Sandy: Manageable, but how about the lost productivity? Insured losses seem to be in the $10 billion range, but that will certainly rise. The CEOs of Allstate and Axis Capital said Sandy will not have a material effect on their companies.
Impact of Sandy: Bank of America/Merrill Lynch thinks Sandy could cut fourth-quarter gross domestic product by 0.8 percentage points, but notes that "natural disasters early in a quarter are usually offset by increased activity later in the quarter... ." We can see this in the increased volume activity in companies like Beacon Roofing Supply and Owens Corning and Armstrong World.
But how about the disastrous toll on properties in Long Island and New Jersey, and the lost productivity? On the New York Stock Exchange floor, and on trading desks around the city, the talk is of nightmare commutes of two hours or more ... one to two hour waits at the Lincoln Tunnel. (Read More: See CNBC's Complete Coverage of the Superstorm)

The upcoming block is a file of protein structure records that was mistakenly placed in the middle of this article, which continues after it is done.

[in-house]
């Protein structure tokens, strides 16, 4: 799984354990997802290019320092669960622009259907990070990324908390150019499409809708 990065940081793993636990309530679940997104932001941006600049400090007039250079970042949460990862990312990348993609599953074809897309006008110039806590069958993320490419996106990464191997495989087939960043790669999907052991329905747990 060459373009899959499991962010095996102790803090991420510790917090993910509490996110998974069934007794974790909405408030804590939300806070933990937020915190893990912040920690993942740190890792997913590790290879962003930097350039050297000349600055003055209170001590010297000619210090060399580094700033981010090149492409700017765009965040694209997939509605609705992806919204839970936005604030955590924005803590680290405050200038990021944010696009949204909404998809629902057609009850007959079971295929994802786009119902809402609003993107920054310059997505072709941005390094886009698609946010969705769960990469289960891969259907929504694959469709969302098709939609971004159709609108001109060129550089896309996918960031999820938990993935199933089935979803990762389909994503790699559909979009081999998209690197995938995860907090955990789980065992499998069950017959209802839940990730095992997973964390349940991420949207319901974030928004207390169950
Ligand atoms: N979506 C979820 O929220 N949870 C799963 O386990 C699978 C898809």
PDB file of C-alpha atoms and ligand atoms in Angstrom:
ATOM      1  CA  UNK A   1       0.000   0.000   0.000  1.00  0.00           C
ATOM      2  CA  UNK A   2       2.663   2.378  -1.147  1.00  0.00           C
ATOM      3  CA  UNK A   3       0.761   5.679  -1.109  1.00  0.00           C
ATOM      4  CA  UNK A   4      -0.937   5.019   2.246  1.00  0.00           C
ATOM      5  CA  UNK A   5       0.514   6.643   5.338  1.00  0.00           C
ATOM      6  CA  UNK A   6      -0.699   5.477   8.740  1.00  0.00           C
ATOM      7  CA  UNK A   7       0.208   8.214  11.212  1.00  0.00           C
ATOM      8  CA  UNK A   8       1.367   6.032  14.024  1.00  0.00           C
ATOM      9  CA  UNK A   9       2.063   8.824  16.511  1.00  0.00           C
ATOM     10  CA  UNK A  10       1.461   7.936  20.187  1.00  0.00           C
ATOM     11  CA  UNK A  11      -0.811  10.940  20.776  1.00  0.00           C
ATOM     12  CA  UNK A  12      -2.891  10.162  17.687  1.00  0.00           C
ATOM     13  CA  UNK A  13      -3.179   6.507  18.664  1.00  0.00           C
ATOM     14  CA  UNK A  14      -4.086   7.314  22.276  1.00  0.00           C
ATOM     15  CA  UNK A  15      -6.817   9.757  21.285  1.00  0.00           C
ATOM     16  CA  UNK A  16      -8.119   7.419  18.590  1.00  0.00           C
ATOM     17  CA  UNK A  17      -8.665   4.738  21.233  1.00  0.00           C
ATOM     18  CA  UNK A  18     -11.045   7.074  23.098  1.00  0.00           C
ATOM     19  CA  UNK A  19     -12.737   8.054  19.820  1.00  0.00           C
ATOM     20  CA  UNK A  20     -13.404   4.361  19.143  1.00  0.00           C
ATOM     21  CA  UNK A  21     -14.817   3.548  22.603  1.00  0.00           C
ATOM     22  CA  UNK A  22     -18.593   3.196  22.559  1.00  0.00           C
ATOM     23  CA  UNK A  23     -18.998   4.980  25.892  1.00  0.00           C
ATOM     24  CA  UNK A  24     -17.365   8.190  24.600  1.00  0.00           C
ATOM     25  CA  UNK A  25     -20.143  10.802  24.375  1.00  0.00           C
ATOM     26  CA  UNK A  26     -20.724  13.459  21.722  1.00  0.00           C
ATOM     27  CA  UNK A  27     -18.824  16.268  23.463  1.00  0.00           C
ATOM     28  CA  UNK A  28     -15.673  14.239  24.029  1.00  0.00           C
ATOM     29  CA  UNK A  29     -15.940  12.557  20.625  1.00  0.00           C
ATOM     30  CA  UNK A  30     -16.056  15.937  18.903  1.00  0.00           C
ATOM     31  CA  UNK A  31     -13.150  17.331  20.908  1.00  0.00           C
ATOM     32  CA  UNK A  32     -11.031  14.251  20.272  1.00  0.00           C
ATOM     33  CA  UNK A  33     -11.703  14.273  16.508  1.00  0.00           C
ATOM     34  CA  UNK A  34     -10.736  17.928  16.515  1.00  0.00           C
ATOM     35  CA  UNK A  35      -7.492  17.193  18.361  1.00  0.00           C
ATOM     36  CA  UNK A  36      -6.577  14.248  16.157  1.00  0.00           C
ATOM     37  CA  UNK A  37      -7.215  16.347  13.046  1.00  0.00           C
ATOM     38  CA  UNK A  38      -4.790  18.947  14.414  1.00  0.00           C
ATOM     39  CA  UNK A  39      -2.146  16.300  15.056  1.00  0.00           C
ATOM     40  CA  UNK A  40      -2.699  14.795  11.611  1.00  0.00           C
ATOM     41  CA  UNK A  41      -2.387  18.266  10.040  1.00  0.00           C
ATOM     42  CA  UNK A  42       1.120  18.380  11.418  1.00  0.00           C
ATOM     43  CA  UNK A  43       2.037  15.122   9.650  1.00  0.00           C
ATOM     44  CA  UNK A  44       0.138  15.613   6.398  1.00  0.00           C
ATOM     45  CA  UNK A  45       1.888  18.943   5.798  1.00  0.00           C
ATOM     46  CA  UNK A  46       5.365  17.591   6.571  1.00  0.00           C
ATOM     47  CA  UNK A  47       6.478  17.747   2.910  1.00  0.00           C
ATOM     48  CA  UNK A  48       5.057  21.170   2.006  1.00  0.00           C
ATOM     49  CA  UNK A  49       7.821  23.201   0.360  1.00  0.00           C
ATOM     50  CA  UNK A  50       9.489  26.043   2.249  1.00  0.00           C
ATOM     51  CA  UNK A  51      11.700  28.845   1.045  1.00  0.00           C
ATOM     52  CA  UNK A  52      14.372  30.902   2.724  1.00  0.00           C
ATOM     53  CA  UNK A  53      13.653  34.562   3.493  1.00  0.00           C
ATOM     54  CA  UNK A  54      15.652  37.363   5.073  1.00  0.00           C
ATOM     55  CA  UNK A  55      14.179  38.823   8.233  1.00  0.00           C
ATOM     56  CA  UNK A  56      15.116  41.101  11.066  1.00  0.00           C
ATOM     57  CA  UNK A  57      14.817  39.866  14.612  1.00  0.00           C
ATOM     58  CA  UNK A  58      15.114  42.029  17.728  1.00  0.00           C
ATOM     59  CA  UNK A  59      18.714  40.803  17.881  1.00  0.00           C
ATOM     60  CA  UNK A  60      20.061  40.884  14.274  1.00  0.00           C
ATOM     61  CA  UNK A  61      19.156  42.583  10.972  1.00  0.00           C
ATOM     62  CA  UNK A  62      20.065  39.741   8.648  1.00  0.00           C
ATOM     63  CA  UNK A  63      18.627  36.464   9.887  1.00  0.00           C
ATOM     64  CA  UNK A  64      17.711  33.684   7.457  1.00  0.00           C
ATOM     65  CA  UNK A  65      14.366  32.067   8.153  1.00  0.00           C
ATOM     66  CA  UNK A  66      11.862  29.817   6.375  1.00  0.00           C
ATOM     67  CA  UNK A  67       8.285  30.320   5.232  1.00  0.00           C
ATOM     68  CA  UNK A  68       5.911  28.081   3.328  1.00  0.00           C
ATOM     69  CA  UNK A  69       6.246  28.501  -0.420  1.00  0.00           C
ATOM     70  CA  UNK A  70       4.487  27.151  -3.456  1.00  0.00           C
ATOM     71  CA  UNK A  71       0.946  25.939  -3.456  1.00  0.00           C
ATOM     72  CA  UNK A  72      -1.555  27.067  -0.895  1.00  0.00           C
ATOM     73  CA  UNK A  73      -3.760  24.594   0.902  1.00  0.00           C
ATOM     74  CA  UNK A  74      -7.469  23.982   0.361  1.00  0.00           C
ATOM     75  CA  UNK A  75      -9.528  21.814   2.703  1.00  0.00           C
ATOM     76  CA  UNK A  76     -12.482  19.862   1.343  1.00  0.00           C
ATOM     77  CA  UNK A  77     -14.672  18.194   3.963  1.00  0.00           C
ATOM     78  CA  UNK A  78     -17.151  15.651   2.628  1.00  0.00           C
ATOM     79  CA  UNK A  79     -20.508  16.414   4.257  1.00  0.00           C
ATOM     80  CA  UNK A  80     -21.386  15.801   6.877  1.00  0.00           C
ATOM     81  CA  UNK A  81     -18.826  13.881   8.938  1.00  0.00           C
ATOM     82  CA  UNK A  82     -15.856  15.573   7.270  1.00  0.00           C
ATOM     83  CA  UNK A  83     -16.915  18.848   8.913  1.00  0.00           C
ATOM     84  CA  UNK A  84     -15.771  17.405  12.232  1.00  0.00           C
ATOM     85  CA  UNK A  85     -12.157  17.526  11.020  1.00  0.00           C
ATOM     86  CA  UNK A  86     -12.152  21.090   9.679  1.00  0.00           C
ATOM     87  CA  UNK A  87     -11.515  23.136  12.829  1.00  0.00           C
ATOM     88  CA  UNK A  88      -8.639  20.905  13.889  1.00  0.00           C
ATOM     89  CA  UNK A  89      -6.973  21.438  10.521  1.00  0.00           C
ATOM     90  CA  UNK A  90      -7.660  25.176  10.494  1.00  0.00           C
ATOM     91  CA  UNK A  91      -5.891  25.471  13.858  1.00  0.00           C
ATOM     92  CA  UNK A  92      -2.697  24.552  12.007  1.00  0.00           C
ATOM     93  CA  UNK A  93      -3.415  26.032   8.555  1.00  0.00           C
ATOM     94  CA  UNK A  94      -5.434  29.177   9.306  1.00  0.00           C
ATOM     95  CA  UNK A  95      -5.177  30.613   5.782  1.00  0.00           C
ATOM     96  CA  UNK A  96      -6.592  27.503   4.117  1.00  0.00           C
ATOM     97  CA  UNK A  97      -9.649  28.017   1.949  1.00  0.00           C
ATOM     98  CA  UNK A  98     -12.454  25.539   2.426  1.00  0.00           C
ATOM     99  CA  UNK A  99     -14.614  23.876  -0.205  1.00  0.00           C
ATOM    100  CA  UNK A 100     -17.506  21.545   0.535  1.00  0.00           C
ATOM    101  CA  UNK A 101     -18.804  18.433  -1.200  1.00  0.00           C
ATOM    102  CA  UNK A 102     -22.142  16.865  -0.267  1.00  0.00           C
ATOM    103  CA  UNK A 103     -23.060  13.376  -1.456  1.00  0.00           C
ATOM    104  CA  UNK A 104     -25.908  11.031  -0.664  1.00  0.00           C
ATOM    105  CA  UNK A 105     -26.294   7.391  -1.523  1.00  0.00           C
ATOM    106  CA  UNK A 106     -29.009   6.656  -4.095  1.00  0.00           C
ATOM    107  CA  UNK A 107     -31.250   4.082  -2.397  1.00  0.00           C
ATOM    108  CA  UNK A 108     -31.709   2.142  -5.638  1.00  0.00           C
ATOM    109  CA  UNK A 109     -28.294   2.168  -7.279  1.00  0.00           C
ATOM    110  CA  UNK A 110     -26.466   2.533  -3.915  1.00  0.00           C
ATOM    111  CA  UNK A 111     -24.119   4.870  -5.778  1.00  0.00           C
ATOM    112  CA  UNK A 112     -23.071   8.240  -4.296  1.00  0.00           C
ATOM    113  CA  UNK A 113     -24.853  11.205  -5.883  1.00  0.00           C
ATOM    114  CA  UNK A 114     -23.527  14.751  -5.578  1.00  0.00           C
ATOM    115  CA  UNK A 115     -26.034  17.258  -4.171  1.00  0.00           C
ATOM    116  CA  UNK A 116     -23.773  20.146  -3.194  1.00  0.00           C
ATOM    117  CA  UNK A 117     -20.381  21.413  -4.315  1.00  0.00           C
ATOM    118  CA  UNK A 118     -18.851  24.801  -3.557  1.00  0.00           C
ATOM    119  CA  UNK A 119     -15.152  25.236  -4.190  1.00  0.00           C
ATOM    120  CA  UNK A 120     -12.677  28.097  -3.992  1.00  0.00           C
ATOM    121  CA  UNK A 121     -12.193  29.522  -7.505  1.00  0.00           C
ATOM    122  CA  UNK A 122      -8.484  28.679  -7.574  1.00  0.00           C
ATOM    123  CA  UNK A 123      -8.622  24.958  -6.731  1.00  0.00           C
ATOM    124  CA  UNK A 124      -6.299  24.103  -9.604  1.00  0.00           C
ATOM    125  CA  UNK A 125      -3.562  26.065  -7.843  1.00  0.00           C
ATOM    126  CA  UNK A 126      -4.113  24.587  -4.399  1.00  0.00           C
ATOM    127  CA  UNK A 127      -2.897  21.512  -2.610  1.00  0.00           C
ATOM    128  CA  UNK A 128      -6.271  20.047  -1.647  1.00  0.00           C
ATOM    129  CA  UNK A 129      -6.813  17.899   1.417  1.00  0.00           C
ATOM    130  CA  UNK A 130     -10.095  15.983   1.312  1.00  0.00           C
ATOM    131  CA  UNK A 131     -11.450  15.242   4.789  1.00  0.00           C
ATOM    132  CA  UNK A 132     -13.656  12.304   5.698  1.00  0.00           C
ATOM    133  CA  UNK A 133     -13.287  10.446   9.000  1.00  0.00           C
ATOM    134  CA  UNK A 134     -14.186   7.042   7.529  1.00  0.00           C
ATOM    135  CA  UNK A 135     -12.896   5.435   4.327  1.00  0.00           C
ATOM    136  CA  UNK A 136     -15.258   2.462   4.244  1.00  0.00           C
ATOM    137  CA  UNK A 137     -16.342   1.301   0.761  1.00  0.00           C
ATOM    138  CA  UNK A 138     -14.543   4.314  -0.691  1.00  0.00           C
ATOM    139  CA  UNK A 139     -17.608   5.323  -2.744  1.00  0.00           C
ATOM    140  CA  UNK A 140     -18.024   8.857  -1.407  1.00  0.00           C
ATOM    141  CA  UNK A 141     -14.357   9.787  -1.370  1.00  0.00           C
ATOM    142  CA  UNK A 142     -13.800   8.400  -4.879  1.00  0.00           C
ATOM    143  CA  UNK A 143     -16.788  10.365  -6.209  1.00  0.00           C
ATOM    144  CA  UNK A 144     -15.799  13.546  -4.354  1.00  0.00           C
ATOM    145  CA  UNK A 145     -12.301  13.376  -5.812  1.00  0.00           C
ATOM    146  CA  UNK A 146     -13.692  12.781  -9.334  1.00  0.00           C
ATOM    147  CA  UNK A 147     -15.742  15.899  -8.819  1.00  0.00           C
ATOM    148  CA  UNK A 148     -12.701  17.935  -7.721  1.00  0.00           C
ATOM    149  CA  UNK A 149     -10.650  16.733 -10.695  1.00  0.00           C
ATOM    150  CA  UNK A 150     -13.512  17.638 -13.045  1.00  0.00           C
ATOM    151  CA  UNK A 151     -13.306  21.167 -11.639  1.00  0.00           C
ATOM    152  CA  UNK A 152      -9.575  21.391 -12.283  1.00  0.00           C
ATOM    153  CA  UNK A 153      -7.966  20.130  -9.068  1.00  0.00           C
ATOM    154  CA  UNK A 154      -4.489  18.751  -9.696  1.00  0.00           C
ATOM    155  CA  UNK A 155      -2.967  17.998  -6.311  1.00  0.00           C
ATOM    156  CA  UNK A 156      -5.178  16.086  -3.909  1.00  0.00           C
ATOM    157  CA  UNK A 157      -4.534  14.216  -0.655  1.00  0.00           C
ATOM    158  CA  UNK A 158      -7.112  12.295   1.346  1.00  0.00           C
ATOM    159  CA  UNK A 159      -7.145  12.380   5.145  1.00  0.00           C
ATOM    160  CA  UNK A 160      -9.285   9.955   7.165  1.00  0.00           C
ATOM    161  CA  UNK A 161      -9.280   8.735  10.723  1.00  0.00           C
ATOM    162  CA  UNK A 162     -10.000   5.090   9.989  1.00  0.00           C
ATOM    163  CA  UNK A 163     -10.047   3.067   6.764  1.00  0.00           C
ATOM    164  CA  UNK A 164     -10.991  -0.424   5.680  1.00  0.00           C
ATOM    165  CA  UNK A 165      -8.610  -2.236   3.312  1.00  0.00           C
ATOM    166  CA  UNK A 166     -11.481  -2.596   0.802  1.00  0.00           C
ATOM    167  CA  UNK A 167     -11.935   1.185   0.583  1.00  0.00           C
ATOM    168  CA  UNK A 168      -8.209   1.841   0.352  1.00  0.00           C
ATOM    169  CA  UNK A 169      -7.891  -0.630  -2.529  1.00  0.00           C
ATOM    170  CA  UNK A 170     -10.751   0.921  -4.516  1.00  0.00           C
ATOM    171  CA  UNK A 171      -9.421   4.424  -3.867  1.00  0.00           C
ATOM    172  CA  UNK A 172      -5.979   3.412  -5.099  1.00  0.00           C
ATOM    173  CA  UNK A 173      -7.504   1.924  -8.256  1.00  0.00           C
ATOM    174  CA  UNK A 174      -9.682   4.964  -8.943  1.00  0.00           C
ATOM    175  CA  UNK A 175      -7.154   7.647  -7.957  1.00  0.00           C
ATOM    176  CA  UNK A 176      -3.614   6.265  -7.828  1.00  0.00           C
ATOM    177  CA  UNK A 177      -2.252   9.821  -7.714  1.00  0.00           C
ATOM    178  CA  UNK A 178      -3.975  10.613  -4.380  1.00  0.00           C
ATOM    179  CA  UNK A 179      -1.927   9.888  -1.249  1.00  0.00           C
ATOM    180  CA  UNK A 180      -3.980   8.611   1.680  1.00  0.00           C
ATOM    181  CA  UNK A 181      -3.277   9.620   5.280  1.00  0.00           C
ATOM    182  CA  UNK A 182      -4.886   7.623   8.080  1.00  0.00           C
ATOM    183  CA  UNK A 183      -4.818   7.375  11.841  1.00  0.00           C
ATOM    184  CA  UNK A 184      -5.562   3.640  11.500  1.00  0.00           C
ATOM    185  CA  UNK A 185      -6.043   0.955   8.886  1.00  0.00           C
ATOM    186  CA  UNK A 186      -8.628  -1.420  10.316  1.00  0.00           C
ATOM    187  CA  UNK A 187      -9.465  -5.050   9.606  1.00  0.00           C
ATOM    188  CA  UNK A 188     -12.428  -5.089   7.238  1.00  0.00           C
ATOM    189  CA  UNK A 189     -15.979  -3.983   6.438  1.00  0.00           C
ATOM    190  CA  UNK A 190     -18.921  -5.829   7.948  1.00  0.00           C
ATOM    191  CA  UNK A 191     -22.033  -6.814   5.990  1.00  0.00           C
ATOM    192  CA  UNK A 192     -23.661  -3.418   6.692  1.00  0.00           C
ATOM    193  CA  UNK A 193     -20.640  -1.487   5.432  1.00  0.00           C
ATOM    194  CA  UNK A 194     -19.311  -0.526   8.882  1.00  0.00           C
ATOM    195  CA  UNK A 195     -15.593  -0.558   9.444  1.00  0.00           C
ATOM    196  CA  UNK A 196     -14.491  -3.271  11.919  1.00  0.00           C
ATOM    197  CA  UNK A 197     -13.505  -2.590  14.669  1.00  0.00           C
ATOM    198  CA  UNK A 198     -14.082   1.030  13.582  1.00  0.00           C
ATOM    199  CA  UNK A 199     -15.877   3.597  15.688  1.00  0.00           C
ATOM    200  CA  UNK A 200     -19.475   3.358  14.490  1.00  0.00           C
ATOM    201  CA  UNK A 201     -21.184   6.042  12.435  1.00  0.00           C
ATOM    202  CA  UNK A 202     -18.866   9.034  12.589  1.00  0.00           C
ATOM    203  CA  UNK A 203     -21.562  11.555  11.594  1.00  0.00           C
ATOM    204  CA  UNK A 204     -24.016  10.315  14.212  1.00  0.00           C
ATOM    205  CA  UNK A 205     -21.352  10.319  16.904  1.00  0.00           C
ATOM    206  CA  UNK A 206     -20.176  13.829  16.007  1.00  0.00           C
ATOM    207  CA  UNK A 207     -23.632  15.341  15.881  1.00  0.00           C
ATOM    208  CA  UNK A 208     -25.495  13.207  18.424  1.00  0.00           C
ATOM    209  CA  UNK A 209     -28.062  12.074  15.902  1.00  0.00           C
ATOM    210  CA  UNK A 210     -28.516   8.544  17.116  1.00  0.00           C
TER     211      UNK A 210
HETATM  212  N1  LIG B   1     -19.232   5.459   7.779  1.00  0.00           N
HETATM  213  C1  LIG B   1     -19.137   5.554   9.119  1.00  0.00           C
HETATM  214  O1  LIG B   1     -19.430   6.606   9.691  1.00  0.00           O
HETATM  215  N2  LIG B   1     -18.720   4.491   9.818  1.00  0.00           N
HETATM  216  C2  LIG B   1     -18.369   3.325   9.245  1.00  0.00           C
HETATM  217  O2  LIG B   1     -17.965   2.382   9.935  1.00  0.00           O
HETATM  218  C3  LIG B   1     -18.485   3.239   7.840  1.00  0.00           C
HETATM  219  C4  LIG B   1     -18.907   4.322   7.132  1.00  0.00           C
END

Impact from Sandy
1. October retail sales: split personality. Hard to wrap your arms around this month. First half seemed solid, but second half was tough. Weather warmed up, apparel sales fell off, then the reports on Sandy coming a week ago definitely impacted sales — some for good, some not.
October same-store sales up 5 percent, a bit better than the 4.6 percent expectation.
One winner was Costco Wholesale up 7 percent, better than expected and would have benefited from Sandy. Many that would have benefited from Sandy only report on a quarterly basis, so no data from Wal-Mart Stores, Lumber Liquidators, or any of the dollar stores or grocers.